After his agency was among those called within eight days to search for three missing children, Fayette County Sheriff Chris Smith believed it was time to move forward on something he had been thinking about.
Smith and officers in his department were recently trained to use a drone that he had purchased with the assistance of State’s Attorney Joshua Morrison.
The sheriff had been talking with officers from other departments about their use of drones and the success that they had experienced with the aerial devices.
He also had been doing some research on drones, trying to find out which type would be best for his department.
“I’d been thinking about getting a drone for some time,” Smith said.
“Then, we had three children reported missing over an eight-day period,” he said. “I knew at that point that this was something that could be of great benefit, that it was time to do this.”
Smith turned to Morrison for help, and the state’s attorney gave the sheriff money from his asset forfeiture fund to purchase a drone.
For $1,900 from that fund, the sheriff’s office purchased a drone, monitor, extra batteries and a case. He bought the drone from Adam Houston of Altamont, and Houston recently trained Smith and members of his department on the use of the equipment.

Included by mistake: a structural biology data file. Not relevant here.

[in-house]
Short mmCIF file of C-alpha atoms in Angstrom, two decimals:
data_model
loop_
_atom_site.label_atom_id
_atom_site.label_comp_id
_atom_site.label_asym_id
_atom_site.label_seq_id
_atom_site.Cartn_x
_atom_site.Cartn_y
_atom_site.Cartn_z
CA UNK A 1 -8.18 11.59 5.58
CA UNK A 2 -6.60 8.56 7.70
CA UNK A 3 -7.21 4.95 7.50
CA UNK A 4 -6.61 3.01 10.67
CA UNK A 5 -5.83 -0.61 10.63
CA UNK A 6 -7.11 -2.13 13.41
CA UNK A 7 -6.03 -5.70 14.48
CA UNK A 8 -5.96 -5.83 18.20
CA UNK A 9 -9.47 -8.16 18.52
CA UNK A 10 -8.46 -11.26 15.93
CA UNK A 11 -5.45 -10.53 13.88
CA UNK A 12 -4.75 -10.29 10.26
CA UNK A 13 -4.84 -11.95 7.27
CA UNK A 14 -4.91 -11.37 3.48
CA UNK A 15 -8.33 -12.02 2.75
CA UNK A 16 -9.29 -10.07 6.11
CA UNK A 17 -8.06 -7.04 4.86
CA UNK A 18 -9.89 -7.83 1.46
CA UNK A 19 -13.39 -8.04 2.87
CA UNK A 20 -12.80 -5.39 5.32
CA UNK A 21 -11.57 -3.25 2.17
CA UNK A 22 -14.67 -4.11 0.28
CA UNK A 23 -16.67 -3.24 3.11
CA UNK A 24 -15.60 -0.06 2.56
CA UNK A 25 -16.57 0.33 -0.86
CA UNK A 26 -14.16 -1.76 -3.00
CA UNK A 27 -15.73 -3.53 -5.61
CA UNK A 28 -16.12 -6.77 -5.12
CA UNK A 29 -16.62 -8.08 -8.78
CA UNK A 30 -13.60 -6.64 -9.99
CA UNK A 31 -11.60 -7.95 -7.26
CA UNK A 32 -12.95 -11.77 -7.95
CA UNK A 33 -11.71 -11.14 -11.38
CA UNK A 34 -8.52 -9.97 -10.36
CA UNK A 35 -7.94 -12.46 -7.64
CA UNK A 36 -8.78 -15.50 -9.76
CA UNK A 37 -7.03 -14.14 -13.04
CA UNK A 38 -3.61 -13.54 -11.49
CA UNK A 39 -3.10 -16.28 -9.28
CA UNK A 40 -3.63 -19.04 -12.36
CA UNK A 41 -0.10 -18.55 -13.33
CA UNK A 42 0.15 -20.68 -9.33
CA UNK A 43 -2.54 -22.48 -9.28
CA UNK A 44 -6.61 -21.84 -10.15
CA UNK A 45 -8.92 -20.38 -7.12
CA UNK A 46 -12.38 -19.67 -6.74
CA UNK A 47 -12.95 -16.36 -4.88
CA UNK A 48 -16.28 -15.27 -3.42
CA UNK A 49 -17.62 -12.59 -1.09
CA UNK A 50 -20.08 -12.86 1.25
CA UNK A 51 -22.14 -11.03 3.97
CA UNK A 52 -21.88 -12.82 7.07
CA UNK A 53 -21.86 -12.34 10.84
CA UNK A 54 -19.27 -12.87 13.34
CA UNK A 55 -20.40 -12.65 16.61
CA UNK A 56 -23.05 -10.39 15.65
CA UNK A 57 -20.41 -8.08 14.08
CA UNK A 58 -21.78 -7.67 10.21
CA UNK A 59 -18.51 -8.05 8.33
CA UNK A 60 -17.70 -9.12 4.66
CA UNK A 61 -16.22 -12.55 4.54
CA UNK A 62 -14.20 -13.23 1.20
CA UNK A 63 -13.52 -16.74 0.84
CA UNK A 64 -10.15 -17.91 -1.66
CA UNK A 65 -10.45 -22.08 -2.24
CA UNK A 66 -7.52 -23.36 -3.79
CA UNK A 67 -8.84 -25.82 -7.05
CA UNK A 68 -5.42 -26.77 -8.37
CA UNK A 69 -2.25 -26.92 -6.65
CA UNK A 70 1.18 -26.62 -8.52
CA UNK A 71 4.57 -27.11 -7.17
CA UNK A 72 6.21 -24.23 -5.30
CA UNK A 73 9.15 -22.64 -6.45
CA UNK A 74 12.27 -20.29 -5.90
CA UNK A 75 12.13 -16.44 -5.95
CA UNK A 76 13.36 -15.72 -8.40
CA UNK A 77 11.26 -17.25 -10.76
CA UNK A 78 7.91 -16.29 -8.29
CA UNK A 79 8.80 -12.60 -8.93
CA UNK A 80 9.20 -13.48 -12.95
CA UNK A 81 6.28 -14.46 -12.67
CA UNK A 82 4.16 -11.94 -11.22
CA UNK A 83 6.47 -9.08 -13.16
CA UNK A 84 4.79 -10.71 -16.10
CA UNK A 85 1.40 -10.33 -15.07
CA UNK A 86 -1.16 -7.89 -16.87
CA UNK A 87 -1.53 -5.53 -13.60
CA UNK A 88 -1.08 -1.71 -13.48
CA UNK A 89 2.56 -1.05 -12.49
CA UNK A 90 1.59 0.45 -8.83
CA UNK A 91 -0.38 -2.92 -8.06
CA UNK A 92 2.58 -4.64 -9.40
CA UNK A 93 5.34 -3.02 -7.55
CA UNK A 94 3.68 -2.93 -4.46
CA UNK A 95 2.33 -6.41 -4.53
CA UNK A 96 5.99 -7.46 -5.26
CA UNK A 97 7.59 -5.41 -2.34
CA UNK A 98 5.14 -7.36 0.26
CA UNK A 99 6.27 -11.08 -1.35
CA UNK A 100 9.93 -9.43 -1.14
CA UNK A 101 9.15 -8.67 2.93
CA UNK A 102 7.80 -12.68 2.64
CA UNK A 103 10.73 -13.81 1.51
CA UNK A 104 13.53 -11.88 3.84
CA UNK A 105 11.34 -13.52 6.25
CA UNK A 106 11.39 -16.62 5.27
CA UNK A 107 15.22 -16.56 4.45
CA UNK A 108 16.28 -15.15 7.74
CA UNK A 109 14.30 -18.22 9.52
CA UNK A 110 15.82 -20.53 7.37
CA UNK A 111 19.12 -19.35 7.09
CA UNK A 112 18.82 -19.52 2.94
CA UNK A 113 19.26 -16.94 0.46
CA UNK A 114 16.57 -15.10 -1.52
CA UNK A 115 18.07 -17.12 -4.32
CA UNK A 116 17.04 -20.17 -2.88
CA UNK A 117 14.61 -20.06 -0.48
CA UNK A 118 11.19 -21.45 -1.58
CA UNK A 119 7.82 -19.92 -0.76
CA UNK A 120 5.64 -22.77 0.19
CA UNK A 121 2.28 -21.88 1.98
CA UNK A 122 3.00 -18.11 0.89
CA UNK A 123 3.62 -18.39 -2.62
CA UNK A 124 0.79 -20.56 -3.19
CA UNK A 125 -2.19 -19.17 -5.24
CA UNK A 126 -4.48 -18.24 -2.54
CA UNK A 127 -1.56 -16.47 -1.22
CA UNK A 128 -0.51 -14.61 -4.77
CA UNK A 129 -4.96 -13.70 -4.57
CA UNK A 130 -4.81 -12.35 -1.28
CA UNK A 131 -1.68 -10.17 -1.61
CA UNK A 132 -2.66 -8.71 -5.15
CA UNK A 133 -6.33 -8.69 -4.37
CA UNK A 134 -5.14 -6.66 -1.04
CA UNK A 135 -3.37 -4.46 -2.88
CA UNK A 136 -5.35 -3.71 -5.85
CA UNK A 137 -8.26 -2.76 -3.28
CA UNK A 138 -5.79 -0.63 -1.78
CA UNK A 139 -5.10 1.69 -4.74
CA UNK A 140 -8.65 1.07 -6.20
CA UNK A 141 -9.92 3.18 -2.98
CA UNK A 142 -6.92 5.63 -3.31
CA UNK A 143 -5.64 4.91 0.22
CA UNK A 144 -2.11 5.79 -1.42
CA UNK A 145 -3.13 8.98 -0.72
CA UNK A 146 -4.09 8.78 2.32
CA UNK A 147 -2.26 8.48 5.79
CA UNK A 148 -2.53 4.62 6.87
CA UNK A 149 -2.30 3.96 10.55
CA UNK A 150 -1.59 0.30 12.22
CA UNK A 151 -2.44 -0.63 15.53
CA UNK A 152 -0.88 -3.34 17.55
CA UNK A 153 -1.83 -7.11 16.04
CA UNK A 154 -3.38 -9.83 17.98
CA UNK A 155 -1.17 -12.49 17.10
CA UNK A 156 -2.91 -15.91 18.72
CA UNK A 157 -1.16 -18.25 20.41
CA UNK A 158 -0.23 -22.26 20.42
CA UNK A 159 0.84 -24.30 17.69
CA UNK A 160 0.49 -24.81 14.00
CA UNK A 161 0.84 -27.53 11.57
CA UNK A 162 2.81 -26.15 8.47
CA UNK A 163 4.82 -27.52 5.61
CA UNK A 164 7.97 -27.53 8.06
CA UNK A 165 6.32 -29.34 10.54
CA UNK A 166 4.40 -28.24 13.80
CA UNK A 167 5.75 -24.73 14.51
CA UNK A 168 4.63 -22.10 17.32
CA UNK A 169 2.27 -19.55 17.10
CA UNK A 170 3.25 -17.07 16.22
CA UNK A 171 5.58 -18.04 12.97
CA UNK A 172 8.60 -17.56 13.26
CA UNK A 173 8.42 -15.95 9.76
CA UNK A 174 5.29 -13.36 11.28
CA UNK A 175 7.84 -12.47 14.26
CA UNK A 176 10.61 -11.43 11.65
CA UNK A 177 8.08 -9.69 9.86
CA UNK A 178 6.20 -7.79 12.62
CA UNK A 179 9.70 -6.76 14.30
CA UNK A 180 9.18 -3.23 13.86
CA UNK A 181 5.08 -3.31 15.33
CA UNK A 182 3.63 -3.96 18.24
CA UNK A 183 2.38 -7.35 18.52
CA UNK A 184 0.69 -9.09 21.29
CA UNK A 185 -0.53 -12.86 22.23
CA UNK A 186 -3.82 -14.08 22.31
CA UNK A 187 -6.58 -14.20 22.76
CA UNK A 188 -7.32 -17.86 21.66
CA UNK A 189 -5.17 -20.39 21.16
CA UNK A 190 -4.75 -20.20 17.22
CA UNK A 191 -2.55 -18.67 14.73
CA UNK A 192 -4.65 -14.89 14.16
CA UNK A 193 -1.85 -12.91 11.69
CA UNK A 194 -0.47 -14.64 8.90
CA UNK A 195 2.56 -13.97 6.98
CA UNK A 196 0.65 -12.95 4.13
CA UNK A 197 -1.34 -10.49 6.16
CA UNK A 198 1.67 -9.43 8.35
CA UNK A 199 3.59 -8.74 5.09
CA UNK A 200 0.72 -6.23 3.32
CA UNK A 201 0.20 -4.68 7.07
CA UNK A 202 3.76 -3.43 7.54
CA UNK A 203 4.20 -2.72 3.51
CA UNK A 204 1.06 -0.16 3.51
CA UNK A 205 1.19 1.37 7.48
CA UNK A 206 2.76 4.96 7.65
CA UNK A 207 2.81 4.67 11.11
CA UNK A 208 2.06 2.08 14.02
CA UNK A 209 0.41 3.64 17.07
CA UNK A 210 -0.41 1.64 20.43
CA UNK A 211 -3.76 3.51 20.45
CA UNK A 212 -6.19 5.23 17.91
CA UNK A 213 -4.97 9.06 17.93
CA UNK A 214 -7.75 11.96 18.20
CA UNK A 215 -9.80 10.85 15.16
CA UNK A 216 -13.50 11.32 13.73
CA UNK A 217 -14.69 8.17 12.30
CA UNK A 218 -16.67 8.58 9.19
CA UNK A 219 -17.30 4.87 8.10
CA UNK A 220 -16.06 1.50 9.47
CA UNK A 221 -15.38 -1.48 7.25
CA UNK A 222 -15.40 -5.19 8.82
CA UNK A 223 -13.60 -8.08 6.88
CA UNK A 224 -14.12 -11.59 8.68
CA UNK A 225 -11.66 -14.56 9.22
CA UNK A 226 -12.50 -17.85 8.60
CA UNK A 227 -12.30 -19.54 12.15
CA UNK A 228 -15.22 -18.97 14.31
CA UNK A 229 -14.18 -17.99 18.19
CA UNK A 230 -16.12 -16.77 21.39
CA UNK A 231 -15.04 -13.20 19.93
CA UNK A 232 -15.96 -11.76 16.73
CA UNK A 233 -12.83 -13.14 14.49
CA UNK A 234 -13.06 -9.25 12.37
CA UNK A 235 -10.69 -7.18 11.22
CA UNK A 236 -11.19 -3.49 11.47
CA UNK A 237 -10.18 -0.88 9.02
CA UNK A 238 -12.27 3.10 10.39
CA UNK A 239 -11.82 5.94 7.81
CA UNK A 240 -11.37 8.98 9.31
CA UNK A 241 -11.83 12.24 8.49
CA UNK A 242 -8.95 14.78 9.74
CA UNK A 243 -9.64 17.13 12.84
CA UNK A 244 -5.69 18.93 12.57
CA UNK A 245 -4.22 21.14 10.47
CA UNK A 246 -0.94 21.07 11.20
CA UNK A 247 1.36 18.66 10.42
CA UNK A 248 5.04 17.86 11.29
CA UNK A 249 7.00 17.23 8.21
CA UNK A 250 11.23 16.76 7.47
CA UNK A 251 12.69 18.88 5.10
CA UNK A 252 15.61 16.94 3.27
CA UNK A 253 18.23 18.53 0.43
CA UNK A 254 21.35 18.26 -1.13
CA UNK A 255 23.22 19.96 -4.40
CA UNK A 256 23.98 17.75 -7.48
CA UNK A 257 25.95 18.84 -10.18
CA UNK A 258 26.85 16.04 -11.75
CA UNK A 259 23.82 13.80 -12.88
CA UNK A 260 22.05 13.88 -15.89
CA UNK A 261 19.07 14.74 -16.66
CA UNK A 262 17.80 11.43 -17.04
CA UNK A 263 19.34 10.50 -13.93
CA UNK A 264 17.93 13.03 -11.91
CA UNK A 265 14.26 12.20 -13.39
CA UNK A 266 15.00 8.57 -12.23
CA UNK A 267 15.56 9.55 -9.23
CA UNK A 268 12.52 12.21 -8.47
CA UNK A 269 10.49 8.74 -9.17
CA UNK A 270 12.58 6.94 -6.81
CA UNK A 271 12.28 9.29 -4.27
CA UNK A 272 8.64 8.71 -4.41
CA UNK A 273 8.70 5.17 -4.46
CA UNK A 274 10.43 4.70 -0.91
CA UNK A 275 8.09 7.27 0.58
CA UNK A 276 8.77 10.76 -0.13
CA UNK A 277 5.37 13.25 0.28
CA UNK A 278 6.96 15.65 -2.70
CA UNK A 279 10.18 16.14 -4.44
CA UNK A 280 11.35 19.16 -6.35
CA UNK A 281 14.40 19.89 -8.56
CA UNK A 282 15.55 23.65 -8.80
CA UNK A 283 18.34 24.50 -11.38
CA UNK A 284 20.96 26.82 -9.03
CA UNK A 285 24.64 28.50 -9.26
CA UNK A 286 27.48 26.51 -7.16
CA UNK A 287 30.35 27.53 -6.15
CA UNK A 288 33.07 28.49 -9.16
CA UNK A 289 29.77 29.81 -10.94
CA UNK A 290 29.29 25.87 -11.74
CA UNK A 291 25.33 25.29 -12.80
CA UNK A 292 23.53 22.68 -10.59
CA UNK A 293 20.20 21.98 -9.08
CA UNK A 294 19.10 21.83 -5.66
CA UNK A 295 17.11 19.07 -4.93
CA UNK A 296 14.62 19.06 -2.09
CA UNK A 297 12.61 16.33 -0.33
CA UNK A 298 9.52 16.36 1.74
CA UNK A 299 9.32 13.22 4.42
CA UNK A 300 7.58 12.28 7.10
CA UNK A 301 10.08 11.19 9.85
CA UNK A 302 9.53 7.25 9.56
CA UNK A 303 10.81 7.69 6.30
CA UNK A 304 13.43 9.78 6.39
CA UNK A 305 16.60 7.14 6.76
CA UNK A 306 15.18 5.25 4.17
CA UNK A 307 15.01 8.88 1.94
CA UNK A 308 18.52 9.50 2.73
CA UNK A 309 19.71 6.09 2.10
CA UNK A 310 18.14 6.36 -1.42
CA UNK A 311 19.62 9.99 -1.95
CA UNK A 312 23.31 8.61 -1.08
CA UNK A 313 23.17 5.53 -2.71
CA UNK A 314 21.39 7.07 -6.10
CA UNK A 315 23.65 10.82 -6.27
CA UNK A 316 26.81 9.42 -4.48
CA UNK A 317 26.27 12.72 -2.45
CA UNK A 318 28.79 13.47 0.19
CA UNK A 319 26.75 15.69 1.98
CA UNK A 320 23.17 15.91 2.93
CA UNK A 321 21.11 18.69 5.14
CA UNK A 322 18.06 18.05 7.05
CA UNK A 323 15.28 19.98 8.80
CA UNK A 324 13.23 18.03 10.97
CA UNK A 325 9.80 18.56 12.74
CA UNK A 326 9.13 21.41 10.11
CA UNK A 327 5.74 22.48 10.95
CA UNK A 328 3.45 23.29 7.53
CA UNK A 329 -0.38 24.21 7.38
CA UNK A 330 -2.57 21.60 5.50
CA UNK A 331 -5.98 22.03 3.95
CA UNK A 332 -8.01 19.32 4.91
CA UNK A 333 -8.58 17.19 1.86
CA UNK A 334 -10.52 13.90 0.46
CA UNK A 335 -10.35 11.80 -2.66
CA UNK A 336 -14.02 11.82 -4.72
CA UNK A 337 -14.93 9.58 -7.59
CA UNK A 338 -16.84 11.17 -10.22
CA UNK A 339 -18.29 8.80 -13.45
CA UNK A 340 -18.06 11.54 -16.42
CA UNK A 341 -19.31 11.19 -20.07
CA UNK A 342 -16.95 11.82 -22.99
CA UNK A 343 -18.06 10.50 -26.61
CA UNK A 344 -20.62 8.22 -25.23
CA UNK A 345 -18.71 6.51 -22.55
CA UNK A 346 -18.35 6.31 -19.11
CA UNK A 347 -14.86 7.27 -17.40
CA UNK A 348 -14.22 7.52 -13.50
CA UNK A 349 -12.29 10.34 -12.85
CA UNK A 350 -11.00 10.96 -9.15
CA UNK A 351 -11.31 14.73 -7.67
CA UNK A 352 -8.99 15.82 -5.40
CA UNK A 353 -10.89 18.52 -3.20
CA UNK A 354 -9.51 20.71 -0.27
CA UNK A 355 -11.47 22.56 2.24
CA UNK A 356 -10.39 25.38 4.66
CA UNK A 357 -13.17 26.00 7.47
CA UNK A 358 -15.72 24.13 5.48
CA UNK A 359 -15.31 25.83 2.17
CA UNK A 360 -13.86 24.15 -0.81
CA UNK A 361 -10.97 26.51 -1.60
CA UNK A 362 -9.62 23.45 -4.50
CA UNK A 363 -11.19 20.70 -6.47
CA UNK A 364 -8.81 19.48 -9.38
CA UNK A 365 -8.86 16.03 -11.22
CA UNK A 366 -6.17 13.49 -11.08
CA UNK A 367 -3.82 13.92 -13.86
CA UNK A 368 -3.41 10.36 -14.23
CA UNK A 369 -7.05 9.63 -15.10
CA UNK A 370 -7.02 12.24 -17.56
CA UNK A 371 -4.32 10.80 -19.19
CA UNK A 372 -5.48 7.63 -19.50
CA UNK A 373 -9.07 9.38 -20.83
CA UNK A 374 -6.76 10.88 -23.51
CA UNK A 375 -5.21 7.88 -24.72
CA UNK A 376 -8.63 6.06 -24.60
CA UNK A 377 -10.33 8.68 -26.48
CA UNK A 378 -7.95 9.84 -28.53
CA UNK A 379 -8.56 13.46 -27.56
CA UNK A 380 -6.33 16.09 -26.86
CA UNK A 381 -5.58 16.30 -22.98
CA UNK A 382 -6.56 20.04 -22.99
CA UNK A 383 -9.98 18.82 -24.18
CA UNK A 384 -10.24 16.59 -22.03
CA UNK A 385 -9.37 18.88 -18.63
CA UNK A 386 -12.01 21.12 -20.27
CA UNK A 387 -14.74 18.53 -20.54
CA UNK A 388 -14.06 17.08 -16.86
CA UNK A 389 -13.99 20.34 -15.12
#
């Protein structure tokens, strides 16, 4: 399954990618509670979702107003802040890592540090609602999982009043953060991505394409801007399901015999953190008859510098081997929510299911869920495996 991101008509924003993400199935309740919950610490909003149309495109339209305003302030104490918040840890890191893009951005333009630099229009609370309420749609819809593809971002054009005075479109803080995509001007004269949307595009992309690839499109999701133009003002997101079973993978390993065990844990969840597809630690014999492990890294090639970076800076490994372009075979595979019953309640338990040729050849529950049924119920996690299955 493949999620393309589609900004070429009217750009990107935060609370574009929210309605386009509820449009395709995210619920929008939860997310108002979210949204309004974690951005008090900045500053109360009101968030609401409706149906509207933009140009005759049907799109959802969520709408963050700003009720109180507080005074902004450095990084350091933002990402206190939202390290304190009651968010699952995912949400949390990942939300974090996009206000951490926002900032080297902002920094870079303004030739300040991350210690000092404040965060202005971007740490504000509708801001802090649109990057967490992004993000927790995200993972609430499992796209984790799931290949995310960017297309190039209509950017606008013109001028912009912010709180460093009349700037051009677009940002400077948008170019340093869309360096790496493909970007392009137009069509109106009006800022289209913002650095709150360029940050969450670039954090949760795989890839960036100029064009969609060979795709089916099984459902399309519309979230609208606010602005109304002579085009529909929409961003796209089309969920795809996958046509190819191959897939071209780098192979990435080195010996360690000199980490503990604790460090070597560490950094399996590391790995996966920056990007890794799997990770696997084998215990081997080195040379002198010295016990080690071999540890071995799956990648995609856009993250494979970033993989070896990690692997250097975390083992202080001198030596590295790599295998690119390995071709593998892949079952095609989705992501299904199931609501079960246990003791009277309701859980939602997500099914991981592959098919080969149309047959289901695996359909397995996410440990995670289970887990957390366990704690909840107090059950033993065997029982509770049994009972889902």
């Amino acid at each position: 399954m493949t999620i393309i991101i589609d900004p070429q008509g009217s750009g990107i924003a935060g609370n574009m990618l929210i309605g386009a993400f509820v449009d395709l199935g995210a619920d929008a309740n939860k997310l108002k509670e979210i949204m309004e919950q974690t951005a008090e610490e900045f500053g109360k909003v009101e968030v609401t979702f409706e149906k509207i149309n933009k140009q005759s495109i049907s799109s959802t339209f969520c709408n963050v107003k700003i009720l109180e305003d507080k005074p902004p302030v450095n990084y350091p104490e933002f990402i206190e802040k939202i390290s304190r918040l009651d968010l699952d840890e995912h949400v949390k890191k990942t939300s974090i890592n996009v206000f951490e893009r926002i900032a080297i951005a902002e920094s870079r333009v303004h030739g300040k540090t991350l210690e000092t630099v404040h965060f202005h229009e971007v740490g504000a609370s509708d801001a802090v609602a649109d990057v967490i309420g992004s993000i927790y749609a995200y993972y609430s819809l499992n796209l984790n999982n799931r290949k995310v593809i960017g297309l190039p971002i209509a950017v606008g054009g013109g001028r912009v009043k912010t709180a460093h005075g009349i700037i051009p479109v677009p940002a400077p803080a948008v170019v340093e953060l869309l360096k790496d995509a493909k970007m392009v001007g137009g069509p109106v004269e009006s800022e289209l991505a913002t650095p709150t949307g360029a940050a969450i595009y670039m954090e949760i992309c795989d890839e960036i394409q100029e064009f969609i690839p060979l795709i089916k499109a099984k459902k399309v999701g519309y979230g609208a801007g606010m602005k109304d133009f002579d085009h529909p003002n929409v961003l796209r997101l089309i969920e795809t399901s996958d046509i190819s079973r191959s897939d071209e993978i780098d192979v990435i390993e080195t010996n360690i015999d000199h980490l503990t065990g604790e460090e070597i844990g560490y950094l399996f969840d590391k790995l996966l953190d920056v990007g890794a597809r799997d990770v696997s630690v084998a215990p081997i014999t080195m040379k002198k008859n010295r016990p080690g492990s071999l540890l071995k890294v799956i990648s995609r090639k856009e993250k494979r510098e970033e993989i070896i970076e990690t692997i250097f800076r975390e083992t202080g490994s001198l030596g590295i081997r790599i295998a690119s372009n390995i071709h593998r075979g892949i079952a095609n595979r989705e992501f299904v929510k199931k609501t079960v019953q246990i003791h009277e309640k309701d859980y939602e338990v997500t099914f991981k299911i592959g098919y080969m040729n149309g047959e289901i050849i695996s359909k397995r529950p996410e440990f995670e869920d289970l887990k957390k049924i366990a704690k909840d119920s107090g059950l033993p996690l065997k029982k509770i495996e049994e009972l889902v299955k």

Smith is now taking the drone around to area fire departments, giving demonstrations and training firefighters on its use.
The firefighters are getting involved because they are often called out to assist law enforcement agencies when an individual is reported missing.
And, because Illinois laws regarding drones are tighter than in most other states, that will be – at least for the time being – the primary use of the sheriff’s office’s drone.
The drone can legally be flown up to 400 feet to give its users a view from the sky while also recording video. On the average, officers on the ground can get a good feed for about three-quarters of a mile, Smith said.
In searches for individuals, he said, the drone will be used in conjuction with ground searches conducted by deputy Ronnie Stevens and his K-9 partner, Tex.
Recently, when a 9-year-old girl who had been playing hide and seek was reported missing, Stevens and Tex were called to help find her.
They accomplished that within an hour, “which their trainer said was extremely remarkable,” Smith said.
Now, the department’s search-and-rescue dog will be aided by its search-and-rescue drone.
“If somebody is missing, it (the drone) can be a huge tool,” Smith said.
For possible criminal offenses, Smith said, Illinois law currently prohibits the use of drones for initial investigations.
However, law enforcement agencies can ask for search warrants for use of a drone after an initial investigation has provided information about a crime in some cases.